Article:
Mais la polymyxine n'est pas du tout absorbée dans le sang du système gastro-intestinal et n'a d'effet que dans l'intestin et est utile pour le traitement des infections intestinales doxycycline prix Internet en y faisant des achats permettant d’économiser jusqu'à soixante-dix pour cent, tout en étant sûr de la qualité des produits pharmaceutiques.
October 2011 Mission to Timo, Haiti
One of the primary objectives of the medical team during this trip included
treating and preventing anemia with all of its long term consequences. We also strove to
provide basic prenatal care and well-child care, and hoped to treat any acute needs such
as infections, arthritis, gastritis, headaches and other conditions. Additionally, we
provided education on treatment and prevention of common diseases. But perhaps one of
the most important purposes that may often go unstated is that we wanted to give hope,
and let these people know that they are not forgotten.
The medical clinic we provide is the only clinic that the people of Timo have
immediate access to; therefore, in our past visits we have had a large number of people
come, many of whom are well. The same proved true for this trip. The majority of people
we saw required only checkups, and most other people came to us with common
complaints such as backaches, stomachaches, and headaches. As for illnesses, we mostly
saw what we would commonly encounter in our offices in the states, such as ear
infections, urinary tract infections, STDs, heartburn, asthma, colds, and bronchitis.
Additionally, we came across many chronic medical conditions that are very common in
Haiti, such as anemia, hypertension, osteoarthritis and cataracts. We did see some other
more rare ailments such as elephantiasis, acute mastoiditis, skin lesions, and some acute
injuries, but very little diarrhea. Surprisingly, we encountered two patients with untreated
diabetes, the first time our clinic has seen diabetes. Finally, a mother came to visit us with
her child that we had delivered in the clinic two and a half years ago. Happily, they both
appeared to be healthy and doing well.
REVIEW OF ACTIVITIES/RESULTS
Number of days worked: 5 Number of physicians: 3 Number of registered nurses: 2 Number of medical assistants: 2 Number of dietitians: 2 Number of pharmacists: 1 Number of pharmacy technicians: 1 Number of emergency medical technicians: 1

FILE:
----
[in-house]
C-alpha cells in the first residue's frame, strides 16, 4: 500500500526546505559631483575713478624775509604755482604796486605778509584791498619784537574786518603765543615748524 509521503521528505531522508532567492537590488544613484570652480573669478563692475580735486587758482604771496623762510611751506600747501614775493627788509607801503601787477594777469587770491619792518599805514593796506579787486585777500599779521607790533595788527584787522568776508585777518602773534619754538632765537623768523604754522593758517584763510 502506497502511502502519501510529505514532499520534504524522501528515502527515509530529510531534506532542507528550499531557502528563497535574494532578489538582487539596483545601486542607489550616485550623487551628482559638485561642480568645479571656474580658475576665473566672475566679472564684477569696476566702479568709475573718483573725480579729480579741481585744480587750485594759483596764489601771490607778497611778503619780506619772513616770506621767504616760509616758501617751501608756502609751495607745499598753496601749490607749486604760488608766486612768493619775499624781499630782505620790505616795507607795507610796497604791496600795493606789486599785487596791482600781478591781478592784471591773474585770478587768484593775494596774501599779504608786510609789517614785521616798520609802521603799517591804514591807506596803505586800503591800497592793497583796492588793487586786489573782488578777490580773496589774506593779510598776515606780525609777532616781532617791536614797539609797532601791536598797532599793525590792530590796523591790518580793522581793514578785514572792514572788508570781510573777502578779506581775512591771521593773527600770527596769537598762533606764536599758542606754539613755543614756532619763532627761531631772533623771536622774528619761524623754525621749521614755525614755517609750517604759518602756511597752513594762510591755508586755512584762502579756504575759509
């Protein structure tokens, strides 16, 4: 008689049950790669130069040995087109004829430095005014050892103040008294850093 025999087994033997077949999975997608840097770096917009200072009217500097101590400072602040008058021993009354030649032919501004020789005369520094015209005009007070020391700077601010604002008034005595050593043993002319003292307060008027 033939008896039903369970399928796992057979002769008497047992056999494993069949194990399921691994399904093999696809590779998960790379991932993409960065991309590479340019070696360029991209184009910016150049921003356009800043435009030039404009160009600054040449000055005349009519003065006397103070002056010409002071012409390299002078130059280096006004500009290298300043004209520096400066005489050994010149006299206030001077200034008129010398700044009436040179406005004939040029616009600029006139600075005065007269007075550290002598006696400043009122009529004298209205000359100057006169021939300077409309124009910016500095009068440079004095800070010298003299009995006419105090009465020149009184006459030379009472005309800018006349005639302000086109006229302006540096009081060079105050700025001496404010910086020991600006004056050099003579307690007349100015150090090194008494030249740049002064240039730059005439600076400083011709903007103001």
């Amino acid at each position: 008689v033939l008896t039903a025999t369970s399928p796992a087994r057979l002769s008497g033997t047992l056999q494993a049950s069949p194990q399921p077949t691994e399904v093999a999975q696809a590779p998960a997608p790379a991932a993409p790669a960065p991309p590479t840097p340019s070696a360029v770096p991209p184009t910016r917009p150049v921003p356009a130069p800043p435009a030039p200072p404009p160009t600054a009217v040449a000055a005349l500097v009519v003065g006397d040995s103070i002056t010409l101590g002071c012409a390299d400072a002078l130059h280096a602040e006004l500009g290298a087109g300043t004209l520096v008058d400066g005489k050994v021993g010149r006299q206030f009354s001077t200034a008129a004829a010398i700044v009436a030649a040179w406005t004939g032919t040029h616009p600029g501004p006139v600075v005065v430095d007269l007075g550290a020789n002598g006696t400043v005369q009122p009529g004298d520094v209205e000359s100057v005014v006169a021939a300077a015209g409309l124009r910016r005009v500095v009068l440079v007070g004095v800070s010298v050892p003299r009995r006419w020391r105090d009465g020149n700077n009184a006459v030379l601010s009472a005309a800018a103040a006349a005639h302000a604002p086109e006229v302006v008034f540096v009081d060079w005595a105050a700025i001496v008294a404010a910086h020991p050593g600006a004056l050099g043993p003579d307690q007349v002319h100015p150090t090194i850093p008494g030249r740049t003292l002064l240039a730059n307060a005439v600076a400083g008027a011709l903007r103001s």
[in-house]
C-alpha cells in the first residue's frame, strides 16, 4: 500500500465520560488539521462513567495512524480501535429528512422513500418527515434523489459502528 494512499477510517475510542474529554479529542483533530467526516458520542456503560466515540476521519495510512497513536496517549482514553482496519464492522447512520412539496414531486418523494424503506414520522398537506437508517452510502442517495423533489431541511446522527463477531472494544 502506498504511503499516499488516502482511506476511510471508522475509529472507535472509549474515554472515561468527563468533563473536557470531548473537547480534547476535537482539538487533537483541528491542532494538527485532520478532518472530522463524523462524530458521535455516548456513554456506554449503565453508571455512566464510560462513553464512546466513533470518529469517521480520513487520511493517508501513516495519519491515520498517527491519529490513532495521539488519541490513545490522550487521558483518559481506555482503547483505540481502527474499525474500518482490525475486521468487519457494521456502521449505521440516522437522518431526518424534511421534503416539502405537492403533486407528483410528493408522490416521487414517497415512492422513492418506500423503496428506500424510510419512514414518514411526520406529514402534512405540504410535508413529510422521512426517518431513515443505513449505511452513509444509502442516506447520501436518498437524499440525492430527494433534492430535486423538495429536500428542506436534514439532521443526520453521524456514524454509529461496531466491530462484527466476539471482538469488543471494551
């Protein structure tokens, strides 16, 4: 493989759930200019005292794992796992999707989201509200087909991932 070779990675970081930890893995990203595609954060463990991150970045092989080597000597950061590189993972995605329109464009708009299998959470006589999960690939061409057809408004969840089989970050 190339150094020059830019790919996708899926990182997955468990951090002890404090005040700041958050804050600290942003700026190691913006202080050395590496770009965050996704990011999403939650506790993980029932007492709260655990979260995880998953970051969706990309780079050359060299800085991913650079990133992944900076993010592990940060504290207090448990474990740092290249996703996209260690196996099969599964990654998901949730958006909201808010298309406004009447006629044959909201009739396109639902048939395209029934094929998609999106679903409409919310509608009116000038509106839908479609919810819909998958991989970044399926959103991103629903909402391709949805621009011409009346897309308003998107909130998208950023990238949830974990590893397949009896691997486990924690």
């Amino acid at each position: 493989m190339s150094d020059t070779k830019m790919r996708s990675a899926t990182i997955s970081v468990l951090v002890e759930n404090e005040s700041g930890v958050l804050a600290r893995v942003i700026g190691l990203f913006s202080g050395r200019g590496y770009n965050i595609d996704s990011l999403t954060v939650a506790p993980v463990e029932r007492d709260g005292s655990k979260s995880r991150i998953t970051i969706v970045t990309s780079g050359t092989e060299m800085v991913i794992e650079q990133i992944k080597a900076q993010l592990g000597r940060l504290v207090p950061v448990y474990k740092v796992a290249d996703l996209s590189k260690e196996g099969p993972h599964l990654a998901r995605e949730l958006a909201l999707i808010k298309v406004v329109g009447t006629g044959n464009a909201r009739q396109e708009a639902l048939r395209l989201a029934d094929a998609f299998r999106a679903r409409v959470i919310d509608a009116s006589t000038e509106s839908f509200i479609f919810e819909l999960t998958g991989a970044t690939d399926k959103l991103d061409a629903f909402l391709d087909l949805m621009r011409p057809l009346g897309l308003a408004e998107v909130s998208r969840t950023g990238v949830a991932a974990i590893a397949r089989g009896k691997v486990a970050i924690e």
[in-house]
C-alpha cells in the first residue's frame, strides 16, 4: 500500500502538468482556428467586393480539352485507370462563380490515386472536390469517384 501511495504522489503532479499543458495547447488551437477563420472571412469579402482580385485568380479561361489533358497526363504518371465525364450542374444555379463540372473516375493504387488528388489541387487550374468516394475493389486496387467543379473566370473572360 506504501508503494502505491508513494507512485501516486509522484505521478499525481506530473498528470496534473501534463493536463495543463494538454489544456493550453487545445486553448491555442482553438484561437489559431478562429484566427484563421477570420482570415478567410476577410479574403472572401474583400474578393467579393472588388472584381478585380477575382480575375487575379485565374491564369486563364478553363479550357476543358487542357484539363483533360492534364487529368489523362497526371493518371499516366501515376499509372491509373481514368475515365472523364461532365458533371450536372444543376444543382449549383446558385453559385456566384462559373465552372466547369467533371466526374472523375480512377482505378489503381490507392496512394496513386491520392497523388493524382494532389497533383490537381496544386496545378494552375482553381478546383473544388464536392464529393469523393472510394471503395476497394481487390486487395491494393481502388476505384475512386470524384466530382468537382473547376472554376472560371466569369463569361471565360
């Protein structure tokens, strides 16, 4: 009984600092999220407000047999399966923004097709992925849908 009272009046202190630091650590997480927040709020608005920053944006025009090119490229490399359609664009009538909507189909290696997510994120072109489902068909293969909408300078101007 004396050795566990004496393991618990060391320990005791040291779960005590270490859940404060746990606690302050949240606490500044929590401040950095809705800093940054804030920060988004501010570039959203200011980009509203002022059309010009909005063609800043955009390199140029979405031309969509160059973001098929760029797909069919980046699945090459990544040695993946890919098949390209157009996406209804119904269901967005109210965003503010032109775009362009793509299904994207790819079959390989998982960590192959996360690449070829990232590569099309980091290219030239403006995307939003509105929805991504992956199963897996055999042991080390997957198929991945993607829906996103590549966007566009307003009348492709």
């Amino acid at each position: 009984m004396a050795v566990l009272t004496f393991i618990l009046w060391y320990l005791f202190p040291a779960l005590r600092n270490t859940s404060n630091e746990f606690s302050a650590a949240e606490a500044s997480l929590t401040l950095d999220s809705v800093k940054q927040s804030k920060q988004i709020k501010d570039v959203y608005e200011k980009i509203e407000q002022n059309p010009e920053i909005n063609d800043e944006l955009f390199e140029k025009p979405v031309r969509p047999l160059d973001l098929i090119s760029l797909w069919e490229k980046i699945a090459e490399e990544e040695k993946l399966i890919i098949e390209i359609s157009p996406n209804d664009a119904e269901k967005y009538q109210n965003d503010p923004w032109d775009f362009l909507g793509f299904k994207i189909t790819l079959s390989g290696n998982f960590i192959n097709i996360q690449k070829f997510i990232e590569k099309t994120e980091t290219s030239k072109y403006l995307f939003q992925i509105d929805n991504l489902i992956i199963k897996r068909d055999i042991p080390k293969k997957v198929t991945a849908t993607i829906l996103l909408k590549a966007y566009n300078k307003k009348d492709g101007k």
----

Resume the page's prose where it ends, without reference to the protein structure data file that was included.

Number of patients seen: 1,219 Number of albendazole prescriptions administered: 156 Number of vitamin A prescriptions administered: 156 Number of pregnant and lactating women seen: 117 Number of prenatal vitamins (6-month supply) administered: 141 Top medications, listed in order of most administered: ibuprofen, tylenol,
albendazole, vitamin A, children’s vitamins, prenatal vitamins, omeprazole, fluconazole, Zantac, multivitamins, hydrocortisone, Claritin, Tums, Keflex, Prilosec, amoxicillin, miconazole, ranitidine, Benadryl, and bactrim.
Top 20 diagnoses: GERD, arthritis, anemia, headache, back pain, gastritis,
normal exam, allergies, URI, HTN, worms, UTI, cataract, vaginitis, tinea capitis, eczema, tinea cruris, OM, dental caries, and dehydration.
A number of years ago, we suspected anemia was prevalent in rural Haiti based
on clinical findings. The next year we confirmed this through hemoglobin testing, which revealed high rates of anemia. The causes of anemia are numerous. We have speculated that the biggest causes are both nutritional deficiencies such as vitamin A deficiency, and iron deficiency from blood loss in the GI tract from intestinal parasites. We sought to treat both conditions by administering vitamin A to all children under 5 with a single high dose of vitamin A (which is stored in the liver and lasts for 6 months) and by giving all children ages 1 to 5 albendazole, which is a de-worming agent generally dosed every 6 months. The WHO has conducted similar studies with impressive results. For example, they conducted an extensive study in Nepal which showed a 43% reduction in prevalence of worm infections, average hemoglobin increases of 1.2, the percentage of anemic children was reduced by 77%, and the percentage of children with moderate or severe anemia was reduced by 90%. Similar successes were experienced in Cambodia. Along with Nepal and Cambodia, Haiti is listed by the WHO as a high-risk country for vitamin A deficiency and intestinal worm infections. Would we have the same results? It is important to acknowledge that this study was made possible by the generous donation of vitamin A from a nonprofit organization called Vitamin Angels. Below is the statistics on our hemoglobin numbers. It is worth noting that the definition of anemia varies based on the source quoted and on the age of the child. In general the WHO defines anemia for